By Robert Pondiscio
This article was originally published by the Thomas B. Fordham Institute on July 6, 2023. Republished with permission.
A few months ago, I was invited to give a talk to teachers in Ft. Collins, Colorado. My host was Casey Churchill, who runs Liberty Common School, a charter school with a classical curriculum. Afterwards, I sat in on a professional development session with the school’s librarian, who was explaining the school’s library collection procedures. While most of the country debates restricting children’s access to books, at Liberty, a Core Knowledge school that emphasizes character education, the debate runs in the opposite direction: Which books should kids be reading?
For years, Liberty has maintained lists of recommended books for parents to read aloud with little kids, or for independent reading for older students. The school’s academic advisory committee actively reads and approves every single book on the list, not just for “age appropriateness” and themes, but for text complexity, vocabulary, and syntax (too many incomplete sentences, casual language, or overuse of slang are strikes against a book), and for “domain knowledge,” such as whether a book’s historical and scientific references are accurate. But the most interesting screens are for “moral literacy” and meaning. Liberty’s evaluation rubric asks questions that many educators would likely not even consider or might be uncomfortable weighing if asked: Would we want our students to live the life of the characters in this story? What is the compelling reason we want students to read this book?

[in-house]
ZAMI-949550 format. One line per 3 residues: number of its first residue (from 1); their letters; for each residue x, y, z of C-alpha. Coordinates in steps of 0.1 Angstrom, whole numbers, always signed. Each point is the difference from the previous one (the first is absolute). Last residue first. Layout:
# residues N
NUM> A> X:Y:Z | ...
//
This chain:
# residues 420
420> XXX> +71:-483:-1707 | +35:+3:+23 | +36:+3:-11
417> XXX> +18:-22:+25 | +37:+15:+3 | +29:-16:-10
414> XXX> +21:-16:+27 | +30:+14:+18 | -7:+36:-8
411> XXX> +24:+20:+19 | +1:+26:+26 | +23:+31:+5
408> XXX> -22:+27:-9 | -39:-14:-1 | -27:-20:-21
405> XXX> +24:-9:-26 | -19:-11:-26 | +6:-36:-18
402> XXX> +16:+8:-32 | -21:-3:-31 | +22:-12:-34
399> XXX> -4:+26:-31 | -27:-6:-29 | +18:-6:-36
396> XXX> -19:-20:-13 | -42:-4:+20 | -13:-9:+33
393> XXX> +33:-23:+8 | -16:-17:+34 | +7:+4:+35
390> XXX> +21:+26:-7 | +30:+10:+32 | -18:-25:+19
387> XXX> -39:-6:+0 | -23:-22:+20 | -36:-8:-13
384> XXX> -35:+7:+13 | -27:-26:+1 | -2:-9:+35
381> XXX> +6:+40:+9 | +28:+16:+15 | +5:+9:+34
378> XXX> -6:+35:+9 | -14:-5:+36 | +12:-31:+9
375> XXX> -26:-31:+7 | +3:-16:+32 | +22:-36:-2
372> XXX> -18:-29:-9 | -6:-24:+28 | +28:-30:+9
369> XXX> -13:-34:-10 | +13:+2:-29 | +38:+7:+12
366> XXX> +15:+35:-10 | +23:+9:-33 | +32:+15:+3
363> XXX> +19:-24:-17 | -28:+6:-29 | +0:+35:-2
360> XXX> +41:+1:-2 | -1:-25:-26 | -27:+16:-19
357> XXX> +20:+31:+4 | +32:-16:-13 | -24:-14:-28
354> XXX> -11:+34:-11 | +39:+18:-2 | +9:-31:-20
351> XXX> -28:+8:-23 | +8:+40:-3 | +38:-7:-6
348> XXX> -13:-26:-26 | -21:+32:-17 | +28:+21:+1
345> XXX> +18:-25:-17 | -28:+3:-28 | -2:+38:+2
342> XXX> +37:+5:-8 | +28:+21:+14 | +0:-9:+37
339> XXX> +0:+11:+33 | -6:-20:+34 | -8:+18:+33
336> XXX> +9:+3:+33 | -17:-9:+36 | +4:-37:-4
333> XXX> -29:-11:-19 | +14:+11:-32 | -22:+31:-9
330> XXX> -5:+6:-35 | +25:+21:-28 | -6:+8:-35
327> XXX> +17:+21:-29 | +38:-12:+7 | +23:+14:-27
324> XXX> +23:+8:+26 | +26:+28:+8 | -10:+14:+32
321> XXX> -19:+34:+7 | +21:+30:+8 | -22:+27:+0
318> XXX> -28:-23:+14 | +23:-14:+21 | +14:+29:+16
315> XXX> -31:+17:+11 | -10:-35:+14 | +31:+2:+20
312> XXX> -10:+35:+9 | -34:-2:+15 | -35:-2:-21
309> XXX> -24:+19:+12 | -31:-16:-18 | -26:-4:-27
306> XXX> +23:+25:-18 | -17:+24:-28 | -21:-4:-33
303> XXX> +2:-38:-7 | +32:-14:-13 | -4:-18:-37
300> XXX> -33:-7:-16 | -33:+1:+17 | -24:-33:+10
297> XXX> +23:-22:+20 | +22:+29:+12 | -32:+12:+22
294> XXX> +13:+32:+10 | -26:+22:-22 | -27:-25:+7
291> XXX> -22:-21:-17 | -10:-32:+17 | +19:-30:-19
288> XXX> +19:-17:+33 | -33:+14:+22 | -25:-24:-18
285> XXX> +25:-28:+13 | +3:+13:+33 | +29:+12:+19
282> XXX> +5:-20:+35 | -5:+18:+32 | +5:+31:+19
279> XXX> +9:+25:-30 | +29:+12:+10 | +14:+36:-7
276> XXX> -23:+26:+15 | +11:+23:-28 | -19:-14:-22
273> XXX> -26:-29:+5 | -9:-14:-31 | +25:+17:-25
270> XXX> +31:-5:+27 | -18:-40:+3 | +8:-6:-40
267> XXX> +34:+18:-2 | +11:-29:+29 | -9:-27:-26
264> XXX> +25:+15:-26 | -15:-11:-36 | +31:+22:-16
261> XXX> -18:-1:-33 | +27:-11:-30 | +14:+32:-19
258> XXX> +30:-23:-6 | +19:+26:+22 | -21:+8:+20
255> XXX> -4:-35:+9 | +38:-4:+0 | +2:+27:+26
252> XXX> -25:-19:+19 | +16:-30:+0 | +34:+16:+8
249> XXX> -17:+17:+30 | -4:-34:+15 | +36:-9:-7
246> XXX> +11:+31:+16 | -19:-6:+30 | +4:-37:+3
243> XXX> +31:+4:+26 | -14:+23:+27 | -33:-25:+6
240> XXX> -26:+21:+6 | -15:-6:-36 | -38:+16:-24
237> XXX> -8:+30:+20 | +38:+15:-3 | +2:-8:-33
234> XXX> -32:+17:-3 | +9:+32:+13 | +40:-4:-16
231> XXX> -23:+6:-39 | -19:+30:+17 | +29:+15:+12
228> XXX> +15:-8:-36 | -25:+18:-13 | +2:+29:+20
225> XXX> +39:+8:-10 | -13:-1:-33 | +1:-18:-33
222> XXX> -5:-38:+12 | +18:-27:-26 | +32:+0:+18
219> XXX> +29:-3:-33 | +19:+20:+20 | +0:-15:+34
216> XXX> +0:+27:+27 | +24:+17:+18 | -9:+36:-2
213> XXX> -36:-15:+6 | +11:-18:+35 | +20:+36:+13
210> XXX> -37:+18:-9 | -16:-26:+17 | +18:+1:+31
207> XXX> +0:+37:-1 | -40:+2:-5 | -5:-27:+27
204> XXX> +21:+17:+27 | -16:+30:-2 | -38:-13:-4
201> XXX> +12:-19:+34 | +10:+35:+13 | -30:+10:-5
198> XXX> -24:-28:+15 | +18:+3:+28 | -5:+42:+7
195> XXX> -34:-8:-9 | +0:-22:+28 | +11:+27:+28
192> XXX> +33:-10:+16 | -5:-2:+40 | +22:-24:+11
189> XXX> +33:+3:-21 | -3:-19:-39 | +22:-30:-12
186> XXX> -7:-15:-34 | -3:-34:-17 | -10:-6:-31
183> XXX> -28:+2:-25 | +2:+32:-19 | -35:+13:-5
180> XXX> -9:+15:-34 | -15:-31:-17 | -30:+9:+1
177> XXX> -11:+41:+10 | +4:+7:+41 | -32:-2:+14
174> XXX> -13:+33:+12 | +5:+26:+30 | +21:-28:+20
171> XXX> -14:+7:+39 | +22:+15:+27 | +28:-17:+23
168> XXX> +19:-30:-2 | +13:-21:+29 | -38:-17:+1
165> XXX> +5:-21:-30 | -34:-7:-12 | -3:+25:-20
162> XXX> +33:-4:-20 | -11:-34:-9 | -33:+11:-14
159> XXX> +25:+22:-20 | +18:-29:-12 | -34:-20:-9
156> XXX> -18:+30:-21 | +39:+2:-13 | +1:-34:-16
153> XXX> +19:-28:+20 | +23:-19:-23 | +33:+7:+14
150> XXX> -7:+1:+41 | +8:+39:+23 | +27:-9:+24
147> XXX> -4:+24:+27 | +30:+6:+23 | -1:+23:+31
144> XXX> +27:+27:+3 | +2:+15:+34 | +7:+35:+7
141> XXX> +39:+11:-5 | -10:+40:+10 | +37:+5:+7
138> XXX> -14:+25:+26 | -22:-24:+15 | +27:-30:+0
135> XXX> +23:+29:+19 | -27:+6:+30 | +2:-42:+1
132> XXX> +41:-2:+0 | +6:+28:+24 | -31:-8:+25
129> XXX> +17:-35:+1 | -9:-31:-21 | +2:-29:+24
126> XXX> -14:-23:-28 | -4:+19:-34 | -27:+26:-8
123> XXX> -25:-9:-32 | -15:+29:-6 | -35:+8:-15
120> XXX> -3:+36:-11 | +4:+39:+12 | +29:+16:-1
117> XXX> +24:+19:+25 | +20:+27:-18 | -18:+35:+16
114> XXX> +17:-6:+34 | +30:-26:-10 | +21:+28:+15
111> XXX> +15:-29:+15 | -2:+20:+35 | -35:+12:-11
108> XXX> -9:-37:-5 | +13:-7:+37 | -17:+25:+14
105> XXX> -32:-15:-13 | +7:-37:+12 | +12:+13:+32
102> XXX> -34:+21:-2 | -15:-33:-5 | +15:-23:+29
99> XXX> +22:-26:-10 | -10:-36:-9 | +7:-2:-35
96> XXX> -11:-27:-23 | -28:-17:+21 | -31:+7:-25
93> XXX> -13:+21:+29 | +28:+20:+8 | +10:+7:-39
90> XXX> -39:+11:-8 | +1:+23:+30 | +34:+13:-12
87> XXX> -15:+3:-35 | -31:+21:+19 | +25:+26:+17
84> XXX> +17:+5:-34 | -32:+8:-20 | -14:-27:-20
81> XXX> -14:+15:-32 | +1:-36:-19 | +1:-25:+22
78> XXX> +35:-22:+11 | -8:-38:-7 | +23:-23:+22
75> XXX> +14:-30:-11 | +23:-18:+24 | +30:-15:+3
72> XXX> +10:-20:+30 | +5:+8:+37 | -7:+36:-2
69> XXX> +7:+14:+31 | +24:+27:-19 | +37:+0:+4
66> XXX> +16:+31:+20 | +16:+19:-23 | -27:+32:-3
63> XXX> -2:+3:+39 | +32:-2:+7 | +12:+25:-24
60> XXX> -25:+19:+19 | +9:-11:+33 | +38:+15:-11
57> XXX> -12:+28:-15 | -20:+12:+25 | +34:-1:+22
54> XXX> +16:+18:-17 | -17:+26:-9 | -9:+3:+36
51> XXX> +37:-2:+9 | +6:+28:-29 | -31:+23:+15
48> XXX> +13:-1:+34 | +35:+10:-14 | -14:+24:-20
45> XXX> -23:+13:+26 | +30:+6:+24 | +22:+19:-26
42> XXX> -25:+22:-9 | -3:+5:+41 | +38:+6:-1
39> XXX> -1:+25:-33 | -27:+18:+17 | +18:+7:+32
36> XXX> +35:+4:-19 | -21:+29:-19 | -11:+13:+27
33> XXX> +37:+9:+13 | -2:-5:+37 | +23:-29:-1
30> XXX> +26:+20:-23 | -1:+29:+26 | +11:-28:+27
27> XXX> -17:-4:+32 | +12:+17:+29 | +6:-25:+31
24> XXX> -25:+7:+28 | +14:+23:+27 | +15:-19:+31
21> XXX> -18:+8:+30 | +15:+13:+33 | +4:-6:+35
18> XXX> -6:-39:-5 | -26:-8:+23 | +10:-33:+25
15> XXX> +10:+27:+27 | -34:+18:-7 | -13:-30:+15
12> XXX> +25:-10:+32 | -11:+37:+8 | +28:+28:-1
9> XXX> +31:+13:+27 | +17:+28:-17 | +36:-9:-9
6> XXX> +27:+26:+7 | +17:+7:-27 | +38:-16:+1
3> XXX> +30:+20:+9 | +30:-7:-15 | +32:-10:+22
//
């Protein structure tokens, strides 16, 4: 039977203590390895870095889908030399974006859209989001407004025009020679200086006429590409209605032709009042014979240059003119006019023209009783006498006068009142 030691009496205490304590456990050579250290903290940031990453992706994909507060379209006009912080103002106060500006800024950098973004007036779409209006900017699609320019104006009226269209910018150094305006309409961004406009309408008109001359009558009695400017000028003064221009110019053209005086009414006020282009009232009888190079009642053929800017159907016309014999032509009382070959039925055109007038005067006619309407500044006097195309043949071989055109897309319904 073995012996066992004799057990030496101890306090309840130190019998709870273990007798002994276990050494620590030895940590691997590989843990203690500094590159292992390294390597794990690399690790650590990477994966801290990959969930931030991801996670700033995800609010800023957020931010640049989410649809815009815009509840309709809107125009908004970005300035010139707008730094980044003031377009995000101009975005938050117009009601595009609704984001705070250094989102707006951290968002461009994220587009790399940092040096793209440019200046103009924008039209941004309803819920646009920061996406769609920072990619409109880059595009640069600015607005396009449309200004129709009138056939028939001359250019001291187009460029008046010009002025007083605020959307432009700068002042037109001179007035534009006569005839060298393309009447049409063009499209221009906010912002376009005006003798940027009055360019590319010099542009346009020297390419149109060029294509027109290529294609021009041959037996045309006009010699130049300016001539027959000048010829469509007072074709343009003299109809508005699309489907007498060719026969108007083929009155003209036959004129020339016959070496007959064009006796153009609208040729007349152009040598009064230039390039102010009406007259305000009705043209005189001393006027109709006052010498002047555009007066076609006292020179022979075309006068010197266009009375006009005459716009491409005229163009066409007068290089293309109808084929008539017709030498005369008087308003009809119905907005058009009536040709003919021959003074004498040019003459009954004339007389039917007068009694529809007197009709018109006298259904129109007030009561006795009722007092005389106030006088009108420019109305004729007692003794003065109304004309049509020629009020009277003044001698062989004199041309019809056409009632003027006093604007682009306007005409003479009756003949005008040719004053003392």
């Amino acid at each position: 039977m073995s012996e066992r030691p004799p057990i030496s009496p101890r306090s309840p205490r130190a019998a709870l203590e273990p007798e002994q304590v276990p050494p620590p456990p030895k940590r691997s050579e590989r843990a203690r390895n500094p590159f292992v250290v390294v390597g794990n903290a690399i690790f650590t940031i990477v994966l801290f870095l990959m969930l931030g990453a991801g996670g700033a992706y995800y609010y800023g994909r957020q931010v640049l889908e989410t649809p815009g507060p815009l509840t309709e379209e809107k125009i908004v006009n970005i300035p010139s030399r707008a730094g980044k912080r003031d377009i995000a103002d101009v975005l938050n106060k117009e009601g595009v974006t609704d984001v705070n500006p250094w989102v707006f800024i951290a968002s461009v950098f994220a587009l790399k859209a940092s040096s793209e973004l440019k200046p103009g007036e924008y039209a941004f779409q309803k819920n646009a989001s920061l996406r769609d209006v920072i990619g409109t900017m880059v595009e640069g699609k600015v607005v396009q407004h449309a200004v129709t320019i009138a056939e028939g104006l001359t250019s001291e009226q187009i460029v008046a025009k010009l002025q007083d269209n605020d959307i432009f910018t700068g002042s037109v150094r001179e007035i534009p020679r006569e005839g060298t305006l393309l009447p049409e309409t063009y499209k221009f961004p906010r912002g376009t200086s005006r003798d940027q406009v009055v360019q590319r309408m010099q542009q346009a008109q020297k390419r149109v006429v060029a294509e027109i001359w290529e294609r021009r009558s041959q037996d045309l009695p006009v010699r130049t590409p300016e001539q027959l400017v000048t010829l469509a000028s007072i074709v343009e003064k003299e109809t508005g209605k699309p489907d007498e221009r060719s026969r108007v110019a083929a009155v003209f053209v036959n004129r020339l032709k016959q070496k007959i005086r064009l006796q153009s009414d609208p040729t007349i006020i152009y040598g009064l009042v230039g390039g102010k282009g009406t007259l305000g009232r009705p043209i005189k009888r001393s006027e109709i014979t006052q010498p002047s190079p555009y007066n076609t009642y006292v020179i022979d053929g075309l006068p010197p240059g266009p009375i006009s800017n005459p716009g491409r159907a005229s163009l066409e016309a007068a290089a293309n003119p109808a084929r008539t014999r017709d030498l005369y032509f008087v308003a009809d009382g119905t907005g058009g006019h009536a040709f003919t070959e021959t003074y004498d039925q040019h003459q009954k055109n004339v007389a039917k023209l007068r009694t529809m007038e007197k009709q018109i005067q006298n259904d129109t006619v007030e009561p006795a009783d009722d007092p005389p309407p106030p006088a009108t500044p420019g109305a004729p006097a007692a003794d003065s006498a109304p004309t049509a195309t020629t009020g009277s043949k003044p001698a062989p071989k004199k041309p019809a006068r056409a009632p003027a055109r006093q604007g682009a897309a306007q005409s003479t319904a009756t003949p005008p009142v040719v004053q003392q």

We have become almost entirely unaccustomed to thinking about books as a contributing factor in character formation, but at Liberty it’s a central consideration. Not long ago, a parent wanted to add books from the popular “Junie B. Jones” series to the list for K–2. The suggestion was denied. “The main character is brash and obnoxious,” Churchill explains. “We don’t want to teach kids that it’s OK to be a brat.” Ditto the Rick Riordan book The Red Pyramid. At first glance, the book might appear to be a strong contender since it’s based on Egyptian mythology, which reinforces Liberty’s Core Knowledge curriculum. Not only was the book’s language and sentence structure found wanting, but the main character was deemed to have too little respect for his father and siblings. “Overall, this isn’t a book we want to encourage the students to read because it doesn’t inspire, elevate, or add value to the students,” was the verdict. To be clear, Liberty students can still read The Red Pyramid on their own—it wasn’t “banned”—but neither was it added to the select list of “recommended” books.
As a school of choice, Liberty enjoys a permission structure that allows it to be this selective and prescriptive, and that might be difficult for traditional public schools to emulate. When parents vote with their feet, you can reasonably infer that they are supportive of a school’s culture and curriculum. Still, it was a breath of fresh air to speak with educators who are crystal clear on their school’s culture and values. They’re thinking very intentionally as adults about the signals they’re sending to kids about the ideals and behaviors they seek to promote among children.